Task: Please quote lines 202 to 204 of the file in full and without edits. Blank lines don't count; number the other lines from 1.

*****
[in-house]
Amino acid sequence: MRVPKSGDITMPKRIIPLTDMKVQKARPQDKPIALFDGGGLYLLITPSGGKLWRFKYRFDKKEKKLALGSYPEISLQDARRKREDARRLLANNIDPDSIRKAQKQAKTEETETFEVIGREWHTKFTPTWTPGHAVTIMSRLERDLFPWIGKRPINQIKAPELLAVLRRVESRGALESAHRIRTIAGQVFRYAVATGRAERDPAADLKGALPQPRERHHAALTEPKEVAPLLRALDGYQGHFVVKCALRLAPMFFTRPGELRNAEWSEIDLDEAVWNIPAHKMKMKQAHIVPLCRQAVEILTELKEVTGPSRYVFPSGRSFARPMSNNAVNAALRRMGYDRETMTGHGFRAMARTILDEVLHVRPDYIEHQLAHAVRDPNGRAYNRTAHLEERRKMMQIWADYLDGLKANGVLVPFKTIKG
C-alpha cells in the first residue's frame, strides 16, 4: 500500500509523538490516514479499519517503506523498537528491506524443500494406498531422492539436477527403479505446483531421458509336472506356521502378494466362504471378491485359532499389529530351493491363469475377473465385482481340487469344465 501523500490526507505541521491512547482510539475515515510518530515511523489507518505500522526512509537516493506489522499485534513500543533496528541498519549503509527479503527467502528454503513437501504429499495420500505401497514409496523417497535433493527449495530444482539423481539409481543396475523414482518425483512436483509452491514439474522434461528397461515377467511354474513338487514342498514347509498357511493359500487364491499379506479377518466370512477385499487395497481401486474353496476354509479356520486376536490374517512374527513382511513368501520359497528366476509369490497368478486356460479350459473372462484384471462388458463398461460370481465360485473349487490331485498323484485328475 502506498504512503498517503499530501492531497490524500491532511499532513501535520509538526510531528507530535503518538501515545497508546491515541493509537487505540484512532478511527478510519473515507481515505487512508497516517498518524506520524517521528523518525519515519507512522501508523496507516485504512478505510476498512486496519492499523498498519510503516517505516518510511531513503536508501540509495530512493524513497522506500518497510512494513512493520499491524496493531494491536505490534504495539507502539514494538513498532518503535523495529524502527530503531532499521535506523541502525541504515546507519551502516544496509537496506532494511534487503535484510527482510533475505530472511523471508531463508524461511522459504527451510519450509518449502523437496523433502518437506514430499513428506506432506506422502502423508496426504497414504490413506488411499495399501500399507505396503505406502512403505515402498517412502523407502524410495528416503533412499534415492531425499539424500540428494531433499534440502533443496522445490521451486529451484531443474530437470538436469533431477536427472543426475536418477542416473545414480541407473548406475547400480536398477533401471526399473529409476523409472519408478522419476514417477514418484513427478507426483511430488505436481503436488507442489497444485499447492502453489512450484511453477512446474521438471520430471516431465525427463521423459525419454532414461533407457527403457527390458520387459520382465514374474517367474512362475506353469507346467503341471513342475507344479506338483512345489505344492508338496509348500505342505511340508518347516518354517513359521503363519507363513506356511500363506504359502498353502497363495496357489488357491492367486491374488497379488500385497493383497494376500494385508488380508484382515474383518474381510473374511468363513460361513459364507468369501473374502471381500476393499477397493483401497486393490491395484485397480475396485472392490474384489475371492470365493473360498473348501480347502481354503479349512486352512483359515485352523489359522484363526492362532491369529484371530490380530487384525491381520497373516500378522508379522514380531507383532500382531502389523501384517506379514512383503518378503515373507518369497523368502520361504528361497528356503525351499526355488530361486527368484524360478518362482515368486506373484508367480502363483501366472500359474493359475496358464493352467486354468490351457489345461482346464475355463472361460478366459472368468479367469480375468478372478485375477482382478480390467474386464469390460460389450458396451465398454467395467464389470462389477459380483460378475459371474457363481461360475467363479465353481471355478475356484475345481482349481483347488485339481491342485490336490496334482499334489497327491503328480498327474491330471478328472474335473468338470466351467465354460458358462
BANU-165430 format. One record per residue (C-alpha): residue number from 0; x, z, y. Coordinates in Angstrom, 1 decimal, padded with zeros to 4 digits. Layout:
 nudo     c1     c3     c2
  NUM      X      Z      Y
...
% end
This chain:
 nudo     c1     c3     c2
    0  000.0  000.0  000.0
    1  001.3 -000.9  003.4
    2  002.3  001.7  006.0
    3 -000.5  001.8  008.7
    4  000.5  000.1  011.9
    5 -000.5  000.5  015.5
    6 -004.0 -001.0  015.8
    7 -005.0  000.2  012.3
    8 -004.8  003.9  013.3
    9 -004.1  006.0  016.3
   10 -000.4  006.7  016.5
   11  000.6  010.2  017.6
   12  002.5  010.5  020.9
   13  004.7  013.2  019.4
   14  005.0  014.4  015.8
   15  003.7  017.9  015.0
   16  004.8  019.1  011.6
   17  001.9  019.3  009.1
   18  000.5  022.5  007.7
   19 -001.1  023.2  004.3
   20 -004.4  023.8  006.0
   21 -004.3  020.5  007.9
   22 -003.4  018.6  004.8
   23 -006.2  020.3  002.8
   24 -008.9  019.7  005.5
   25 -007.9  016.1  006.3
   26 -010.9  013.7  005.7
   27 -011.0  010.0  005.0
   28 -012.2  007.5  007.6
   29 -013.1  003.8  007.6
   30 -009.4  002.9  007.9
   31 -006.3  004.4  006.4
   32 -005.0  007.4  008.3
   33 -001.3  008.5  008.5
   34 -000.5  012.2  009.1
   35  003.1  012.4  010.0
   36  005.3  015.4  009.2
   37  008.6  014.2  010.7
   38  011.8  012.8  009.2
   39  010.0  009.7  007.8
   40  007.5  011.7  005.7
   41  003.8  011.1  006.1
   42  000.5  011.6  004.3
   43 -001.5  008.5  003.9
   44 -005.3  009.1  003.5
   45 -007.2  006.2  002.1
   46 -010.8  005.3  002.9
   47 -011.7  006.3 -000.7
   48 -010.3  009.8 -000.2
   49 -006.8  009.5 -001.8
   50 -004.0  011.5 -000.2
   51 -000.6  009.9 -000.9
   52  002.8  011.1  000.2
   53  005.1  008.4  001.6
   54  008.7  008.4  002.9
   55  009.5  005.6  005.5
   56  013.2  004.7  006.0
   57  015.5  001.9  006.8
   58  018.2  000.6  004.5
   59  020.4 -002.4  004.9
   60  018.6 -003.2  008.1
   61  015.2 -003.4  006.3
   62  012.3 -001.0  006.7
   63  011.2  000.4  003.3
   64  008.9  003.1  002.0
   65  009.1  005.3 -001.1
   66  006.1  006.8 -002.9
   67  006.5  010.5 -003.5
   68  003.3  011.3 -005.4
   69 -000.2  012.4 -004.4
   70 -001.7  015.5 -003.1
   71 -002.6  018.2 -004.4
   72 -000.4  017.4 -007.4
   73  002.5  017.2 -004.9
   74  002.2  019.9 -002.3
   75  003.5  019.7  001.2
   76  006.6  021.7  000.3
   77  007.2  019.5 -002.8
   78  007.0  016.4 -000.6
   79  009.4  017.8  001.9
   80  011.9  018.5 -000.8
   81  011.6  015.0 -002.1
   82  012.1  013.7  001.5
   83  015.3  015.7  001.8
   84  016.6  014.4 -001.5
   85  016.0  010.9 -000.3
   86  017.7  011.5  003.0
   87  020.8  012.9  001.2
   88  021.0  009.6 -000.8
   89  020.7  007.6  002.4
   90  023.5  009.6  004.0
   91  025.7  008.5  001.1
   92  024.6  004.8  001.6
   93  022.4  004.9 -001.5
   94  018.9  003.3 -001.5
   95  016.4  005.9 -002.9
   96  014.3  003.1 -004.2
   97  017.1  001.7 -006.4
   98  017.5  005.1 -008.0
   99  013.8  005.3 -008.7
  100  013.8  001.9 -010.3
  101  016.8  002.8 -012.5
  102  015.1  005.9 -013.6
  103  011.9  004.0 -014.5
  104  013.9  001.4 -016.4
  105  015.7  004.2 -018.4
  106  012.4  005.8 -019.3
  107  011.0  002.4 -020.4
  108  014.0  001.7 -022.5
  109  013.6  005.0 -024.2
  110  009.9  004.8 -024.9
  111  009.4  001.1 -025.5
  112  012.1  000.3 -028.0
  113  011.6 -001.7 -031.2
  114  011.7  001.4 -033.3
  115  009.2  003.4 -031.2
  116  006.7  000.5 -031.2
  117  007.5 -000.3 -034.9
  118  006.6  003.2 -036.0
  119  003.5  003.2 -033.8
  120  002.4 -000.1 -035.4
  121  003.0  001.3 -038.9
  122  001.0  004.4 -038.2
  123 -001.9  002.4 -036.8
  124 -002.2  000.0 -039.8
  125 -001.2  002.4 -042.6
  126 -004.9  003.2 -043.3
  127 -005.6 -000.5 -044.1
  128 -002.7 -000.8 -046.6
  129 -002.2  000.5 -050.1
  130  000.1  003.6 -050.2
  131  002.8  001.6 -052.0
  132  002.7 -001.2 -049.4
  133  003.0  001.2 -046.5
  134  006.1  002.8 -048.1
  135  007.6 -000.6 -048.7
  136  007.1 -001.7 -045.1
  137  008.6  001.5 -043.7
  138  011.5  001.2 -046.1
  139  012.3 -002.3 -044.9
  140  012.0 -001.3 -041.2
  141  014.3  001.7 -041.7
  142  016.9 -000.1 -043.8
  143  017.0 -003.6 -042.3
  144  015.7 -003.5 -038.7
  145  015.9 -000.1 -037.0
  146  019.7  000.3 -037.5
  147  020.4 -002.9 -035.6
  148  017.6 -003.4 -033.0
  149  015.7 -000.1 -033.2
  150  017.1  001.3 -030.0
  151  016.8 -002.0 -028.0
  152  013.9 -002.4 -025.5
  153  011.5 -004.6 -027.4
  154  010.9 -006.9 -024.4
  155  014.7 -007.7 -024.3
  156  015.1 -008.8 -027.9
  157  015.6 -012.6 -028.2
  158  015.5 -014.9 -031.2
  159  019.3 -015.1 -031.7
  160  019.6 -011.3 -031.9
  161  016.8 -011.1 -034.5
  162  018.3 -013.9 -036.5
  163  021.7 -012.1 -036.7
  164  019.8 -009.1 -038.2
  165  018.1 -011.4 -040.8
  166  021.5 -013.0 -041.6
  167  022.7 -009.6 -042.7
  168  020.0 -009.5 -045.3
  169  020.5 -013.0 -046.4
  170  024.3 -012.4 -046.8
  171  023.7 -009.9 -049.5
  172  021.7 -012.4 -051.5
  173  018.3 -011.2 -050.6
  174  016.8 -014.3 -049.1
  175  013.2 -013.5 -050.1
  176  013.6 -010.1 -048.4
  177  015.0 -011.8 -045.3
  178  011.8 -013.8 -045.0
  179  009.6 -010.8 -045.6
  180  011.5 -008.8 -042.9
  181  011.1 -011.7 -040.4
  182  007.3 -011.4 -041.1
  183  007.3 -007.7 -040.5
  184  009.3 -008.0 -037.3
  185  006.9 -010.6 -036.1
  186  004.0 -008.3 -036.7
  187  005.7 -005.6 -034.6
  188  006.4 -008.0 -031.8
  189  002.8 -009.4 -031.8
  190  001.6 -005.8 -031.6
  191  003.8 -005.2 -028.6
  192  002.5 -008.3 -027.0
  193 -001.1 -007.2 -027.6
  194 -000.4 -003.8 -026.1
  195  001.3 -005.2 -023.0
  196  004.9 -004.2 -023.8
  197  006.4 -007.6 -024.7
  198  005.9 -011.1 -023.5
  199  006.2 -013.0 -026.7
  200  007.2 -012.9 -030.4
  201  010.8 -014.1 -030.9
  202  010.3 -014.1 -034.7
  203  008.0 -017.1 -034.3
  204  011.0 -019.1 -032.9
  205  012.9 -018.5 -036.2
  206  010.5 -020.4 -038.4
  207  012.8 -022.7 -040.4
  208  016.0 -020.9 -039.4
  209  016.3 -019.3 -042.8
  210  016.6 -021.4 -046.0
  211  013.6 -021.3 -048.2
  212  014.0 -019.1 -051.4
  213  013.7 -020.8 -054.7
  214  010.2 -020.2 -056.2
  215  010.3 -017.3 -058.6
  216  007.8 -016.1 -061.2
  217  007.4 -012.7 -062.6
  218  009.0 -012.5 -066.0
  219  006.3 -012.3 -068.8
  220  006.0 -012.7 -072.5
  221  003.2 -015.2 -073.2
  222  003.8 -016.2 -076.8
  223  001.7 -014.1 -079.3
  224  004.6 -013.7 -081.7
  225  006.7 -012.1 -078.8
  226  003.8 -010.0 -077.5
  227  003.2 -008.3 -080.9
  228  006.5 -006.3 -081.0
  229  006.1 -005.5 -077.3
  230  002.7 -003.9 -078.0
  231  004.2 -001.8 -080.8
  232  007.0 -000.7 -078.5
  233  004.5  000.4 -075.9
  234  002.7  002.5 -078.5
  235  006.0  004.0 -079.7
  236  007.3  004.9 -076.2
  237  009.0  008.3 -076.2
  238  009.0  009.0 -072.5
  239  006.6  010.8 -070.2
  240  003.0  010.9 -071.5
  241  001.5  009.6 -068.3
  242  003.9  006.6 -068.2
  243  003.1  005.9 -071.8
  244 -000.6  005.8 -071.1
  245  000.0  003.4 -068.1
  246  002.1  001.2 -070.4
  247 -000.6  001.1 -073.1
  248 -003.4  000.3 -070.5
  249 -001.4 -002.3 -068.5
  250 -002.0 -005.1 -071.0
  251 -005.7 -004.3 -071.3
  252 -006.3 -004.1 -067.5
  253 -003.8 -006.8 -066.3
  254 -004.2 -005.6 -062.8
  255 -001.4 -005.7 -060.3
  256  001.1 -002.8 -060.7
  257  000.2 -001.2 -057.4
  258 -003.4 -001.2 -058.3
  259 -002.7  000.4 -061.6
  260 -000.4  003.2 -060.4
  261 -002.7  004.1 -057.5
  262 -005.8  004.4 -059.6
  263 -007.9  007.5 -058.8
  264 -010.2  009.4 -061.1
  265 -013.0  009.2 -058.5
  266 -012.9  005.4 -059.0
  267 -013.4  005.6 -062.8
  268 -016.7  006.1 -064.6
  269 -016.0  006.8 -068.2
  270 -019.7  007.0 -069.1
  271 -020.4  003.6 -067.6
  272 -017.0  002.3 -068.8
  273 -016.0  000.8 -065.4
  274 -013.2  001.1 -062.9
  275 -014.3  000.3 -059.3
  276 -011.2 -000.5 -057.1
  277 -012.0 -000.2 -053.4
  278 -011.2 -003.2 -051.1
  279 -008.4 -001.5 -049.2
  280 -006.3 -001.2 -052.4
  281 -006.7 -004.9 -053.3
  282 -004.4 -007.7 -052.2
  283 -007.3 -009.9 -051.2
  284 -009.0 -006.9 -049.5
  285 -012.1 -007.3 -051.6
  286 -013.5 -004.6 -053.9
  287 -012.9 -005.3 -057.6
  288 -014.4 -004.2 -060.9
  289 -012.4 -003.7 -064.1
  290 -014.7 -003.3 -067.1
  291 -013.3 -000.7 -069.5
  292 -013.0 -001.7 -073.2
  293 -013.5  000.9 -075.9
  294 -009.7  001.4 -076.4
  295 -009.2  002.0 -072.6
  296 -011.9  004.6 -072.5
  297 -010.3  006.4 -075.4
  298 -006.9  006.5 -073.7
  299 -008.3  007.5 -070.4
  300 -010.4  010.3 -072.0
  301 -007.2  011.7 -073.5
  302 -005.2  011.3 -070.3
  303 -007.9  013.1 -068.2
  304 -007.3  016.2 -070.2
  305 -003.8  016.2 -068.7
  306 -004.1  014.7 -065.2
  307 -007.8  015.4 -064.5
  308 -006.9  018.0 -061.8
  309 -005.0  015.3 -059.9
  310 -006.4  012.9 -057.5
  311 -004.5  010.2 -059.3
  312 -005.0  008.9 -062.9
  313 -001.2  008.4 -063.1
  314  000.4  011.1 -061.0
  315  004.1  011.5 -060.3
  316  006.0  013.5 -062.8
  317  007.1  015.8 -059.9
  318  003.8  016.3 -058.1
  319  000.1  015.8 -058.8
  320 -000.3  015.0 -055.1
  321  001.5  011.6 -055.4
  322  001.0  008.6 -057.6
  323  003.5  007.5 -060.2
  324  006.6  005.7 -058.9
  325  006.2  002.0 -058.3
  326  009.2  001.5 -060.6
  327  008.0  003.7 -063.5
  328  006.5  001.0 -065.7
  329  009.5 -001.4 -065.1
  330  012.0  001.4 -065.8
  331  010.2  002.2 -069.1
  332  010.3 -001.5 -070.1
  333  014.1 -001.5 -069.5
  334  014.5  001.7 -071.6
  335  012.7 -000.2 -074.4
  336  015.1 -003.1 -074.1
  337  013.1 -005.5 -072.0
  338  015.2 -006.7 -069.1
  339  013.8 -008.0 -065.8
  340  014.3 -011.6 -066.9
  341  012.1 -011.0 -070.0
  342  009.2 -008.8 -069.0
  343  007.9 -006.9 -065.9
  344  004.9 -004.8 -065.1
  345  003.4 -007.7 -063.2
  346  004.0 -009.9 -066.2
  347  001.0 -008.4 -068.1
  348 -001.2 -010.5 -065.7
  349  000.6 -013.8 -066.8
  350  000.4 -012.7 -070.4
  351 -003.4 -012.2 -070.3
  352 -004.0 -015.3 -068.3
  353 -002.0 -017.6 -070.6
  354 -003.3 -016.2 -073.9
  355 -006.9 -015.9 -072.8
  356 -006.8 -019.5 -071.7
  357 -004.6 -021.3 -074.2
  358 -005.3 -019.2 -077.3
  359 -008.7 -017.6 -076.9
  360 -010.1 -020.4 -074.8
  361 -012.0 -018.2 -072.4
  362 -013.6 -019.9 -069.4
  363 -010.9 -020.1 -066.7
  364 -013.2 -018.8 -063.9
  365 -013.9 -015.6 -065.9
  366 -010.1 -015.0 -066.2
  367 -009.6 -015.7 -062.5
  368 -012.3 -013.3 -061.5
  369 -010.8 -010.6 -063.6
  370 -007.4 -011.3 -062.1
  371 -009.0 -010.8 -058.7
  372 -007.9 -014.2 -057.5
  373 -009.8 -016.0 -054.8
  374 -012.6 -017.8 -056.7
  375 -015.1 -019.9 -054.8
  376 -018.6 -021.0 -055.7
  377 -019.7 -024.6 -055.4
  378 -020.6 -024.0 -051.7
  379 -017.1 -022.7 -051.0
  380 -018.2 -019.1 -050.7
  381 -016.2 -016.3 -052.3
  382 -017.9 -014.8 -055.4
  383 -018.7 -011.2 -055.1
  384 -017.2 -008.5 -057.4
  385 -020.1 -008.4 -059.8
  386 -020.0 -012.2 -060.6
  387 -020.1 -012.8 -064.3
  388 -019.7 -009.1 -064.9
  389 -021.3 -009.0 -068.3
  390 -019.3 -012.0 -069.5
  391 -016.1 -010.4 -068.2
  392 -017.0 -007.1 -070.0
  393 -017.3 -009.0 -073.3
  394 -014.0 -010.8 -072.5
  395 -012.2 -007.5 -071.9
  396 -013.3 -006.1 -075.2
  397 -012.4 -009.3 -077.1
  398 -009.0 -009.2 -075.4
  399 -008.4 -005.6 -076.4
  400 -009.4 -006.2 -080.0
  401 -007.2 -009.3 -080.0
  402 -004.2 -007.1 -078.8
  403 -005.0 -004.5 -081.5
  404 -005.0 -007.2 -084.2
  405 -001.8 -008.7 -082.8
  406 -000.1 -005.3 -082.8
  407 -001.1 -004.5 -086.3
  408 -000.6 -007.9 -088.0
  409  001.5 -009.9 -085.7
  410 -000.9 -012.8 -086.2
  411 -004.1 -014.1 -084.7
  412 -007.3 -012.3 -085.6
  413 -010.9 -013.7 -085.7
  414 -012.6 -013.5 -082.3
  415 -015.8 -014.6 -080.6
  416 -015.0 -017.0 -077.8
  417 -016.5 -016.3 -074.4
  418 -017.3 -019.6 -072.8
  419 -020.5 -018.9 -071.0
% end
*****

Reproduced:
  191  003.8 -005.2 -028.6
  192  002.5 -008.3 -027.0
  193 -001.1 -007.2 -027.6